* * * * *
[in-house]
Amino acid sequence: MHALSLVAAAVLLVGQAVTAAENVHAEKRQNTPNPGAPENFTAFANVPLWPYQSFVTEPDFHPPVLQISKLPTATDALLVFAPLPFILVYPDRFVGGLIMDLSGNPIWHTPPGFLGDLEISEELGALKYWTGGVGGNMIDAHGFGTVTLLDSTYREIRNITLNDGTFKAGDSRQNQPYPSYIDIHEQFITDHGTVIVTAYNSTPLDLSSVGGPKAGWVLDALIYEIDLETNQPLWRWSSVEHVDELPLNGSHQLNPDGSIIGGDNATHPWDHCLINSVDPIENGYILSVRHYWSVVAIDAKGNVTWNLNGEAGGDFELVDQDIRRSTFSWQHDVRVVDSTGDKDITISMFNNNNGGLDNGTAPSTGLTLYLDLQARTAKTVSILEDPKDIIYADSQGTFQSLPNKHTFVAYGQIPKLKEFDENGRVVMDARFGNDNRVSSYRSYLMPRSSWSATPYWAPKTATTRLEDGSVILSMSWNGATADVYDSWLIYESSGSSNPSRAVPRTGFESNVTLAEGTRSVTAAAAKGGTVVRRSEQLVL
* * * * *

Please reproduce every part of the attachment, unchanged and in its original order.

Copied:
[in-house]
Amino acid sequence: MHALSLVAAAVLLVGQAVTAAENVHAEKRQNTPNPGAPENFTAFANVPLWPYQSFVTEPDFHPPVLQISKLPTATDALLVFAPLPFILVYPDRFVGGLIMDLSGNPIWHTPPGFLGDLEISEELGALKYWTGGVGGNMIDAHGFGTVTLLDSTYREIRNITLNDGTFKAGDSRQNQPYPSYIDIHEQFITDHGTVIVTAYNSTPLDLSSVGGPKAGWVLDALIYEIDLETNQPLWRWSSVEHVDELPLNGSHQLNPDGSIIGGDNATHPWDHCLINSVDPIENGYILSVRHYWSVVAIDAKGNVTWNLNGEAGGDFELVDQDIRRSTFSWQHDVRVVDSTGDKDITISMFNNNNGGLDNGTAPSTGLTLYLDLQARTAKTVSILEDPKDIIYADSQGTFQSLPNKHTFVAYGQIPKLKEFDENGRVVMDARFGNDNRVSSYRSYLMPRSSWSATPYWAPKTATTRLEDGSVILSMSWNGATADVYDSWLIYESSGSSNPSRAVPRTGFESNVTLAEGTRSVTAAAAKGGTVVRRSEQLVL